Instead of describing the current conflict picture, we could have described peaceful societies in this article. What are the characteristics of them? And what are not only the triggers, but also the underlying, underlying causes of peace? What makes some societies tolerate disagreement and conflict better than others? Why do some societies more easily than others fall into the limelight and fall into violent conflicts? In other words: What are the drivers of a peaceful society? How can knowledge about and insight into such be transferred to other societies?
As SIPRI points out in its yearbook for 2013: None of the UN’s Millennium Development Goals deal with security, conflict and peace, even though we know how important lasting peace is for human life. Could the absence be due to the fact that war and violence seem to have been a part of people’s lives since the “dawn of time” – that setting goals for fewer wars and conflicts can easily appear as a hopeless enterprise?
SIPRI excels in four areas where further research is needed:
- What drives insecurity, conflict and vulnerability
- Trends in security, conflict and peace
- Consequences of violent conflicts and insecurity
- Interventions and institutions that promote security and peace
Insufficient knowledge in these areas makes it more difficult to build peace and prevent conflicts. This makes interference in conflicts more ideologically based, and the chance of making mistakes increases. This makes it easier to highlight the limitations, rather than the possibilities, of external interventions, it is pointed out from SIPRI. They are therefore calling for more and even better data, as well as a global system that shows which pillars and contexts peace rests on.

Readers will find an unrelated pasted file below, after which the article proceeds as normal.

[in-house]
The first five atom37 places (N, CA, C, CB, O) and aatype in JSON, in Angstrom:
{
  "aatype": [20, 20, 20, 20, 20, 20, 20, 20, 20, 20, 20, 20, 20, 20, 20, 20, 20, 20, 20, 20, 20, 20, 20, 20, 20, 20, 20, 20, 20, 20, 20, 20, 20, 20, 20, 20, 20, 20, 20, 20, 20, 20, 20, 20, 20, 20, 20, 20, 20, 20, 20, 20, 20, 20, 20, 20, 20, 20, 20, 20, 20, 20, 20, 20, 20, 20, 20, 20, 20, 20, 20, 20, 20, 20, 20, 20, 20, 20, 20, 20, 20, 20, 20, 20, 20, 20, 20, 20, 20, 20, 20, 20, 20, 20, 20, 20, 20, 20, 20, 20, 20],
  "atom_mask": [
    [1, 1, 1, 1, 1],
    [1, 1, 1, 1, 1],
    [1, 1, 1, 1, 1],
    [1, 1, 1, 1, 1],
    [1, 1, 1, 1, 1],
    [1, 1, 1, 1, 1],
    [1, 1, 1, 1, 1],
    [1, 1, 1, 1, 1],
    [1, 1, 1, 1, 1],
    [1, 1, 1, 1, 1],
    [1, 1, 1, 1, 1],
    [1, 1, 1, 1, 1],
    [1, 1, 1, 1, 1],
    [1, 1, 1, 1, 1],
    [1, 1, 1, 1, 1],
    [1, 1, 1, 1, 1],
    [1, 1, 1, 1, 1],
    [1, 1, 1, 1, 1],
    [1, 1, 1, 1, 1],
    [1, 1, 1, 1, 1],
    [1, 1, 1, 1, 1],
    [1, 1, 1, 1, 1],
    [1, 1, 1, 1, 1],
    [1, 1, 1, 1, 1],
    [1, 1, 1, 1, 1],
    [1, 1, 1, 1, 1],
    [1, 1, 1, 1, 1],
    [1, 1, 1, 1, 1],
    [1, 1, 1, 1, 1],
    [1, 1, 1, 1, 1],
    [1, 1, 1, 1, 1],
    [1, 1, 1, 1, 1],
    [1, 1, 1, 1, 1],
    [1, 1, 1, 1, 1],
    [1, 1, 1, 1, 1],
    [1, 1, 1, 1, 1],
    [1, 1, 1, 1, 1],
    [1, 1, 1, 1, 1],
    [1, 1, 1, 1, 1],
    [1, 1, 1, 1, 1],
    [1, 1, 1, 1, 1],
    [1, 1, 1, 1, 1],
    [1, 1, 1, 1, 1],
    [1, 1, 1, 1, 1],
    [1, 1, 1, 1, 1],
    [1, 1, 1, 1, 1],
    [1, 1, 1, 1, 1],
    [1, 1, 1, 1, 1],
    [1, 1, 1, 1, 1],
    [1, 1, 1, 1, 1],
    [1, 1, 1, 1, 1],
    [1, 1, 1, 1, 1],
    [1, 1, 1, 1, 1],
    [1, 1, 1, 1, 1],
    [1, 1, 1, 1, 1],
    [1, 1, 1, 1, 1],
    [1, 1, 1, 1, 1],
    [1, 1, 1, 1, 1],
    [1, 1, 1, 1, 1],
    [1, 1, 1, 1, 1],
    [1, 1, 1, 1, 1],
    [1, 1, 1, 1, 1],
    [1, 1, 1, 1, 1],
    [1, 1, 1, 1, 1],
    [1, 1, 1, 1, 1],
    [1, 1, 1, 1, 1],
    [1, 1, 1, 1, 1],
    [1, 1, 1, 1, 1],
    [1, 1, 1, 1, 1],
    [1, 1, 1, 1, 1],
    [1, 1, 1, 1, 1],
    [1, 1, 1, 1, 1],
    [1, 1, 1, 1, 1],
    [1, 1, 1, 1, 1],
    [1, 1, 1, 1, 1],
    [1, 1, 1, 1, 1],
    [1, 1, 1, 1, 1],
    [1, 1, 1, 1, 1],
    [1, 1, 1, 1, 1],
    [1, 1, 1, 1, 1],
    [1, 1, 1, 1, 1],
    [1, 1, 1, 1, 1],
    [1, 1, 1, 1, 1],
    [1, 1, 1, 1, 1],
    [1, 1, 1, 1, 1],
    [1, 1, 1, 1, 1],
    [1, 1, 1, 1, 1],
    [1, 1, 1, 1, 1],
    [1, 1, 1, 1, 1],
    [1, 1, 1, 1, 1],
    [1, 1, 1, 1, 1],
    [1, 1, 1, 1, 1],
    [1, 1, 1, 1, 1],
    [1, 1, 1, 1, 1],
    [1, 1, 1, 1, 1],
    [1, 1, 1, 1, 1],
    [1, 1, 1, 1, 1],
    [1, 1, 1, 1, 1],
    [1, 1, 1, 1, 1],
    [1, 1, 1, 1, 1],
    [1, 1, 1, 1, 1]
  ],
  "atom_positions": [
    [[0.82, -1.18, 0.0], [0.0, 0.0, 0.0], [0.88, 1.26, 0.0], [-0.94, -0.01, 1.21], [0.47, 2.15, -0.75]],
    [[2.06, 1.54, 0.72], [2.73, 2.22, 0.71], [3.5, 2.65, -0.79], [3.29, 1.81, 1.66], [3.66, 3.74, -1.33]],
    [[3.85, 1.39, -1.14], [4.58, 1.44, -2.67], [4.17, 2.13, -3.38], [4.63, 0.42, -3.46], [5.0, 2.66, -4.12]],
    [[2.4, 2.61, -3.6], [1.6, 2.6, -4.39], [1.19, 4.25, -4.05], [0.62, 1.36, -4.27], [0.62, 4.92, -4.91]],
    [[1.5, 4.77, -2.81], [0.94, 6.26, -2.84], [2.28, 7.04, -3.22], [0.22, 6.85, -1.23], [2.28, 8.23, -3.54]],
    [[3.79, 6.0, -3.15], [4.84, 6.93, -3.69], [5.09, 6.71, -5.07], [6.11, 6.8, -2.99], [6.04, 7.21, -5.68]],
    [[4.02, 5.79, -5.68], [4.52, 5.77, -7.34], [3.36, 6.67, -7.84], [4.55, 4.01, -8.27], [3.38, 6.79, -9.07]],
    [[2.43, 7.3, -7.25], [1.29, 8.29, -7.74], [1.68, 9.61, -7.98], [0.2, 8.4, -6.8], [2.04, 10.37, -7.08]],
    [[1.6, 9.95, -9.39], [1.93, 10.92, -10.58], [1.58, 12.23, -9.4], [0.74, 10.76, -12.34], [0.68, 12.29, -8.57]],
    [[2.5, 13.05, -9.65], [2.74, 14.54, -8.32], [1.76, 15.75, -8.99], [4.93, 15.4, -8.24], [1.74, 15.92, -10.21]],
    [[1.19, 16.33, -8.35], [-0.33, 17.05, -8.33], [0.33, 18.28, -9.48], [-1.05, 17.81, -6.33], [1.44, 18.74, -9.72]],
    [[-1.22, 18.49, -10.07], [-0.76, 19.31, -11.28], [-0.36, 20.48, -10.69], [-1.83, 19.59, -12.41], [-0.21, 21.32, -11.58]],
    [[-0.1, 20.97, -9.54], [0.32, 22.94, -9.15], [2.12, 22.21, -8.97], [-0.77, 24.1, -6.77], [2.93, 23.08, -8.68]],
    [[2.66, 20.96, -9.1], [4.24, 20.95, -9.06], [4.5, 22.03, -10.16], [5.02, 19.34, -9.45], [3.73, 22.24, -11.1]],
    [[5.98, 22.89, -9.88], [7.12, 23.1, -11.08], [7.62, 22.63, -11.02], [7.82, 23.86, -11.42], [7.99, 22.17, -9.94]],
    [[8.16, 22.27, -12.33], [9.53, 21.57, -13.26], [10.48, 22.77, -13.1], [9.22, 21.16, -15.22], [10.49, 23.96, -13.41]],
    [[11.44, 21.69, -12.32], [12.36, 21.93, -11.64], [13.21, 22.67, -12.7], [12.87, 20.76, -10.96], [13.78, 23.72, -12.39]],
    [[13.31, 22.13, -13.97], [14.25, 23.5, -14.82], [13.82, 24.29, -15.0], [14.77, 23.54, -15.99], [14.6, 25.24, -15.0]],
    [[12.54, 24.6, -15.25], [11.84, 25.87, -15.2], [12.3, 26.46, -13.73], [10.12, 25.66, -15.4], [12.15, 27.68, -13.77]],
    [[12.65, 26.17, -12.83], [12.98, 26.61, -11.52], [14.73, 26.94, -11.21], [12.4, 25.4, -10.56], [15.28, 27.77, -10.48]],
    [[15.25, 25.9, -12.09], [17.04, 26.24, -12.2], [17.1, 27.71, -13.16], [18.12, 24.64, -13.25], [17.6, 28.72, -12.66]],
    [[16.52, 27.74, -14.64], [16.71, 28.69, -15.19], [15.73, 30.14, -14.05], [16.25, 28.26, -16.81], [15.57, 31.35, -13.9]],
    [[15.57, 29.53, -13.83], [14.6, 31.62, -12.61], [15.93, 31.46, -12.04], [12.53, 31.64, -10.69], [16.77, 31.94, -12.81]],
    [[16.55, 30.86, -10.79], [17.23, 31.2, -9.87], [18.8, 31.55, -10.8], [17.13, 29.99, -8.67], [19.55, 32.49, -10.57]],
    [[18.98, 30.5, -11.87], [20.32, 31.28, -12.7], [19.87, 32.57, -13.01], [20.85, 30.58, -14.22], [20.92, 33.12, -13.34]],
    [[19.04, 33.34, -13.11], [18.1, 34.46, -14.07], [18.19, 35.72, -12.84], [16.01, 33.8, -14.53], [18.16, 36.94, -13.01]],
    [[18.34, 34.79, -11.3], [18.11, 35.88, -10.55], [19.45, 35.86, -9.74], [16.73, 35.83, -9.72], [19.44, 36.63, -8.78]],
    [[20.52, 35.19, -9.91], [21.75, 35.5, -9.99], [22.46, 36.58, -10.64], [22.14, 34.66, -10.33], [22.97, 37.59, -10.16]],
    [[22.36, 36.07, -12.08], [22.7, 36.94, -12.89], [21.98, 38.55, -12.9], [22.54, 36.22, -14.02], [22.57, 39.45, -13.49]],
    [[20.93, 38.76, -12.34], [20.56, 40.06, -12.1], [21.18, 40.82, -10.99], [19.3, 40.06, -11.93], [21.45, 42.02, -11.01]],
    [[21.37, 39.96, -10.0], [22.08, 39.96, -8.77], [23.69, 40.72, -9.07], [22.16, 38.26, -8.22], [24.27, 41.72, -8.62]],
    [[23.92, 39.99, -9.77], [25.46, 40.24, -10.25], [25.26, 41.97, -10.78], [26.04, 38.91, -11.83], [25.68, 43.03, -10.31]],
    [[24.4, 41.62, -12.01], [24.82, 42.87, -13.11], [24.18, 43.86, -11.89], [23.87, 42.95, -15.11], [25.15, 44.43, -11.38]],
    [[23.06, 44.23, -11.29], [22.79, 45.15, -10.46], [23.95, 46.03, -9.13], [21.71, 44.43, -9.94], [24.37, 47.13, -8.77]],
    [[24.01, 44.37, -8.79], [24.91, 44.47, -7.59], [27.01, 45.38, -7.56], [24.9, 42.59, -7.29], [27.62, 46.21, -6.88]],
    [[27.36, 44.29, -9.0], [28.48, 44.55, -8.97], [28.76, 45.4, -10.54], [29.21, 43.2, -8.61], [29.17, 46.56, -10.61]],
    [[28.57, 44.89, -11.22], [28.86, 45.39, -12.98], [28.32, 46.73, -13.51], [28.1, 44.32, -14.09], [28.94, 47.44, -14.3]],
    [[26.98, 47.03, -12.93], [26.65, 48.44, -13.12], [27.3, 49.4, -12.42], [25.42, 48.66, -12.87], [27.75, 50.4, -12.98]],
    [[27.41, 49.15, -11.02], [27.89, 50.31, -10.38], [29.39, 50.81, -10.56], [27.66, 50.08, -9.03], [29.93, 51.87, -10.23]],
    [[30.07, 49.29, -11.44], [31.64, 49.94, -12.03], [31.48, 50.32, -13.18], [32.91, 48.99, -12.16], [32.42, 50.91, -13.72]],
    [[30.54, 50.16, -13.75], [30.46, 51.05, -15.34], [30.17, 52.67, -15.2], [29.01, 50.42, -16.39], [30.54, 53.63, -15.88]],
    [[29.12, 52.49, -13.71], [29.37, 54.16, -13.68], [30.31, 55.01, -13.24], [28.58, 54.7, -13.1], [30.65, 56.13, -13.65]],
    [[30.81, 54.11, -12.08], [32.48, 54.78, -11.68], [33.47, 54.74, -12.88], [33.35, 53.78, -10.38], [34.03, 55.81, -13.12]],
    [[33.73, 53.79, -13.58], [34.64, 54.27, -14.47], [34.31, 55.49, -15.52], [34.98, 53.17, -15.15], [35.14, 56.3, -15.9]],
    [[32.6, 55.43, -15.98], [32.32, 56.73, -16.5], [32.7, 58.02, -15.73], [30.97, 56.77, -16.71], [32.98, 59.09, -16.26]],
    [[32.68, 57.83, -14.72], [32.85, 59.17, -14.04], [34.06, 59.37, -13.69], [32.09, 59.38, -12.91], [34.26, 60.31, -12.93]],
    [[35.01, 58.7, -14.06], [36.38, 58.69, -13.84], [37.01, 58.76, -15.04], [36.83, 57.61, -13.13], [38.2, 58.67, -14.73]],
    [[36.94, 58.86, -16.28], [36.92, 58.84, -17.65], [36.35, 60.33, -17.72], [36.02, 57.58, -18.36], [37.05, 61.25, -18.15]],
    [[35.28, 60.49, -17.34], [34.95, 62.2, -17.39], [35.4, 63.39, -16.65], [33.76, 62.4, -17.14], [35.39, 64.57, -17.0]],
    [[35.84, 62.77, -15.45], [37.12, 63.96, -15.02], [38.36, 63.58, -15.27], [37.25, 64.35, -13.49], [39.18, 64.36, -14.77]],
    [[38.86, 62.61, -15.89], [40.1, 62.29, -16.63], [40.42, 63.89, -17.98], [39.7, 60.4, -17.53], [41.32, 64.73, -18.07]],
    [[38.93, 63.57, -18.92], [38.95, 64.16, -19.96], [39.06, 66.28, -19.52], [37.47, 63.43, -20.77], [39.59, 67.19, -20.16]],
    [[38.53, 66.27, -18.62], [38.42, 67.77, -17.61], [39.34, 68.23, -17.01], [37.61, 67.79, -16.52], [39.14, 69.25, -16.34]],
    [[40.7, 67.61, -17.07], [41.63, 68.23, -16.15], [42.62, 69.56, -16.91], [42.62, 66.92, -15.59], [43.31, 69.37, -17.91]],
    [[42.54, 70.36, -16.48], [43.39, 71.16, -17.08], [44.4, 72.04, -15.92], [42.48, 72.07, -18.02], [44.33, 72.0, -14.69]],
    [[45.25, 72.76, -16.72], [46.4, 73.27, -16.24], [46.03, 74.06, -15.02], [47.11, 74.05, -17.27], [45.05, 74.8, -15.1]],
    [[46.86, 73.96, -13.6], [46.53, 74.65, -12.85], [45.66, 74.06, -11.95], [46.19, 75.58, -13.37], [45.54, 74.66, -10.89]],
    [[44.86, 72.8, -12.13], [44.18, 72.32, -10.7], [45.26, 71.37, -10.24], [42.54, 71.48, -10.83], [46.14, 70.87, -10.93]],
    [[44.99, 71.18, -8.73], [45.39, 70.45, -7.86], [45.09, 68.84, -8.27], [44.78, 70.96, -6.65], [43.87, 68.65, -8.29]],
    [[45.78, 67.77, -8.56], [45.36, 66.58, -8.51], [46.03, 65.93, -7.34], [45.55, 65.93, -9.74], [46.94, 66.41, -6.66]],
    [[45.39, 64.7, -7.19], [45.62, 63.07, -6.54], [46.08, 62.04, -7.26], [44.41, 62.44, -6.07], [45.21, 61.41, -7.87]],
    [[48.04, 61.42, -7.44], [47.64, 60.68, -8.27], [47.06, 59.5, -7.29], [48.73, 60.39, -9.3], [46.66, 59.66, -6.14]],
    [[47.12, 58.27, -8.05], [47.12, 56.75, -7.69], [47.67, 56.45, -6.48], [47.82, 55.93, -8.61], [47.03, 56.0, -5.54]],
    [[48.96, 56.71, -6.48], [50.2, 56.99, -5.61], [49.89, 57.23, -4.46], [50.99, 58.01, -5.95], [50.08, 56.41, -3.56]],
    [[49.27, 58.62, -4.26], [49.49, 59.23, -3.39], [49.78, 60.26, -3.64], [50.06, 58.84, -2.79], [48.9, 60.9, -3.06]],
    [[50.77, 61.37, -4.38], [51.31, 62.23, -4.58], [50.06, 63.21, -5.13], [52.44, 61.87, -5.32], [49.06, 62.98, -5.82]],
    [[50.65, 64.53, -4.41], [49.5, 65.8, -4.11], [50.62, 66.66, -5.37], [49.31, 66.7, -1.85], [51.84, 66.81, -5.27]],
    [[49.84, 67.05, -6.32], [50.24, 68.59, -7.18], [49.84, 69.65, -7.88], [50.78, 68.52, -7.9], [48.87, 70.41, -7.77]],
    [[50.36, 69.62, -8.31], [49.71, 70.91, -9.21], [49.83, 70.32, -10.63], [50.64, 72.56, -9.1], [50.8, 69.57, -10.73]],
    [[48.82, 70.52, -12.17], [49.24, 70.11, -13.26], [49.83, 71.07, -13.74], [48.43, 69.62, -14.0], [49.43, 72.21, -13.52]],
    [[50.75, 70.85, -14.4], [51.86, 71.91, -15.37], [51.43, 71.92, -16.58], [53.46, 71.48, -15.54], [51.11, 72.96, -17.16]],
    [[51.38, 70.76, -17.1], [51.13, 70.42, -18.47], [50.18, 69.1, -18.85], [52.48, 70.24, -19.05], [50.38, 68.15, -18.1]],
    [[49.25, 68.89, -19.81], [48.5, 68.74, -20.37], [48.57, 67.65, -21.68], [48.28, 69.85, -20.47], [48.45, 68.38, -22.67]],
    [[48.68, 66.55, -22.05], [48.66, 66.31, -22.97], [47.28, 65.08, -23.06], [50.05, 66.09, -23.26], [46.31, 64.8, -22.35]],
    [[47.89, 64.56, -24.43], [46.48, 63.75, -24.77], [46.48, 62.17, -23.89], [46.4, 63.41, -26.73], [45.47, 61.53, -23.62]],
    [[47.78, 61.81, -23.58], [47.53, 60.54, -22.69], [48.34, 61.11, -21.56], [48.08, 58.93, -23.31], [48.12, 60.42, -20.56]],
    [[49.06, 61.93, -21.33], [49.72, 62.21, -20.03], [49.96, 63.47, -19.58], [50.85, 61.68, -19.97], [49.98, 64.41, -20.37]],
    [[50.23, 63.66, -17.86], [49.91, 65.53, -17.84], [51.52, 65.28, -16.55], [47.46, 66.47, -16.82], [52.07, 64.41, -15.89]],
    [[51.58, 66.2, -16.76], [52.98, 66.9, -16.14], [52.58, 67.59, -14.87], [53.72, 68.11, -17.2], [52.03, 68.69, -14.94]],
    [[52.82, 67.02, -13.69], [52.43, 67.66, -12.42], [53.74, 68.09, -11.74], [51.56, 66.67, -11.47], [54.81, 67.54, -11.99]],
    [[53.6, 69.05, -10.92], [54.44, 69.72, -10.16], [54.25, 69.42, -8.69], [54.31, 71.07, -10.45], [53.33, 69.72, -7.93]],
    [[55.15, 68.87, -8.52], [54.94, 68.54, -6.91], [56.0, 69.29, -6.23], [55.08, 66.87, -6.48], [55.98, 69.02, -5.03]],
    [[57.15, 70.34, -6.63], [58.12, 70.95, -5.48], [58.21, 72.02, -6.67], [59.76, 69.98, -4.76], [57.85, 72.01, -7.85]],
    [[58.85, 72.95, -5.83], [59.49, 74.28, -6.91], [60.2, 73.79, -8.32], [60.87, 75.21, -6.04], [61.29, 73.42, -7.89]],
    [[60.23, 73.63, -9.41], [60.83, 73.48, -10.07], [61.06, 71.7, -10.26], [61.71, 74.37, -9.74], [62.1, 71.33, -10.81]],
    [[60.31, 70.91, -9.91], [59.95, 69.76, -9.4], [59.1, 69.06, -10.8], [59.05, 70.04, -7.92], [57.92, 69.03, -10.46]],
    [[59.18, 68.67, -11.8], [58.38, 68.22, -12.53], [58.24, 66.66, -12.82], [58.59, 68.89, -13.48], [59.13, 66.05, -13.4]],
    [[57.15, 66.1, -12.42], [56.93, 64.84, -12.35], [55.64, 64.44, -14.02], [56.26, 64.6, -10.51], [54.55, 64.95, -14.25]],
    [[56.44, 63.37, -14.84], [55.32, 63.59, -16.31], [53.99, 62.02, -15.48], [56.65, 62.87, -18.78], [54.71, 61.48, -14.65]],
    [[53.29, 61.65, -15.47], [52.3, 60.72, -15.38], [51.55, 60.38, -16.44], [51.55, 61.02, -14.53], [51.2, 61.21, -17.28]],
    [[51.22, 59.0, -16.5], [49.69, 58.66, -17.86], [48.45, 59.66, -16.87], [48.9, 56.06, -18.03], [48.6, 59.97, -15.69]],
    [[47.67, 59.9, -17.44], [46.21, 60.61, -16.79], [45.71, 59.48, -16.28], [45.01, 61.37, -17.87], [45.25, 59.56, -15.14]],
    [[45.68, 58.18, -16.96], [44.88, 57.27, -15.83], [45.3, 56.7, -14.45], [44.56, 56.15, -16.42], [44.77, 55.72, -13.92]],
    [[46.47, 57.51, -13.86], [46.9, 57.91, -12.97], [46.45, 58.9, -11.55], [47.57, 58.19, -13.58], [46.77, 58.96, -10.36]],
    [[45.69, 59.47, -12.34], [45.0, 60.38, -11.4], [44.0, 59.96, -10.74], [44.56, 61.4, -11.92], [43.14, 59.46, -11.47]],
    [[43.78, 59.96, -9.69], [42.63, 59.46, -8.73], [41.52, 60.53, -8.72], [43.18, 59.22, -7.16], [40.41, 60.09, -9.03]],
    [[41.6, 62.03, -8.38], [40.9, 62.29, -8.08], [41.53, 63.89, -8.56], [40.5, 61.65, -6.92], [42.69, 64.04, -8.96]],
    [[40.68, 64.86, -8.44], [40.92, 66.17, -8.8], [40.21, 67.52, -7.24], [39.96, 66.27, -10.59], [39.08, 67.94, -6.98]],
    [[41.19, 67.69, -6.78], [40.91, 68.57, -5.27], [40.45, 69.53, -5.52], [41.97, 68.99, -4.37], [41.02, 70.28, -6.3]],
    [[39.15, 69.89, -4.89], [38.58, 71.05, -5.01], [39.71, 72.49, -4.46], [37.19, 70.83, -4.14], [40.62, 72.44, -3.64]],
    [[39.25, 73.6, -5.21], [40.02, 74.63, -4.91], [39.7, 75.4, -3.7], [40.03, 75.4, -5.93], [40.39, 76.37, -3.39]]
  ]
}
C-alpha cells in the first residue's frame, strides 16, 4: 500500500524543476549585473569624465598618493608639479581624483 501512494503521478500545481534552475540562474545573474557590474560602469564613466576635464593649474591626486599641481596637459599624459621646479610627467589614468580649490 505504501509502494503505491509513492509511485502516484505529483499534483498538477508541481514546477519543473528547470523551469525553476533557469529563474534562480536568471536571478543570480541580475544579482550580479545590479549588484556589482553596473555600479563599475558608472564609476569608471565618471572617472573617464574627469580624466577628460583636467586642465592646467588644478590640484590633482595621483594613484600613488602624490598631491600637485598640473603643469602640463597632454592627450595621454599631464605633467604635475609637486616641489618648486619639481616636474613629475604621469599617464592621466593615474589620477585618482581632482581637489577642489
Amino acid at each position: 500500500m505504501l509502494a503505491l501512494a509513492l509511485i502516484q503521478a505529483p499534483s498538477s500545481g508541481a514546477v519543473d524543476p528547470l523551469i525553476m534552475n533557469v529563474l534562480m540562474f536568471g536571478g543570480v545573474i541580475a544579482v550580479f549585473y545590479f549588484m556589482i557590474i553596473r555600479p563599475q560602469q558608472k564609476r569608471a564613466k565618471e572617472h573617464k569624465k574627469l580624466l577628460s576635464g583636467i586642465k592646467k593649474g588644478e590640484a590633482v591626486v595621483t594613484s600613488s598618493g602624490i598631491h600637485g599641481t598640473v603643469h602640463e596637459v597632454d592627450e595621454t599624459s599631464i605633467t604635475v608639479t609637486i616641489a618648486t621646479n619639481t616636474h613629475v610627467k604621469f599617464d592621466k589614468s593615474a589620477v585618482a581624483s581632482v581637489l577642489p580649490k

7: A peace index
One way to accommodate this APB is the global peace index – The global peace index (from the Institute for Economics and Peace). There are 160 countries ranked according to how high they score on eight peace pillars (see Fig. 4 and the “petals” there). Each of the pillars is again divided into smaller sub-goals where the countries are given a grade. Can countries and populations with conflict have something to learn from the countries high on the list – and if so, what? How can they build societies with positive peace (cf. the peace flower above), which is something more than just negative peace – the absence of war?
ll the pillars are both mutually dependent on each other and mutually reinforcing – good governance reduces the level of corruption and vice versa: Low levels of corruption improve governance. This connection can in turn lead to a fairer distribution in society and increased trust and more tolerance between social groups. The better educated and the better the health of a population, the better the conditions for running a business. The index illustrates a holistic approach to peace – that is, it must work on all “fronts” simultaneously to create or maintain lasting peace in a society. Just improving people’s health and education (cf. human capital in Fig. 4) is not enough if efforts are not made at the same time to strengthen the understanding of minority rights and the other pillars of peace (the “petals” of the peace flower).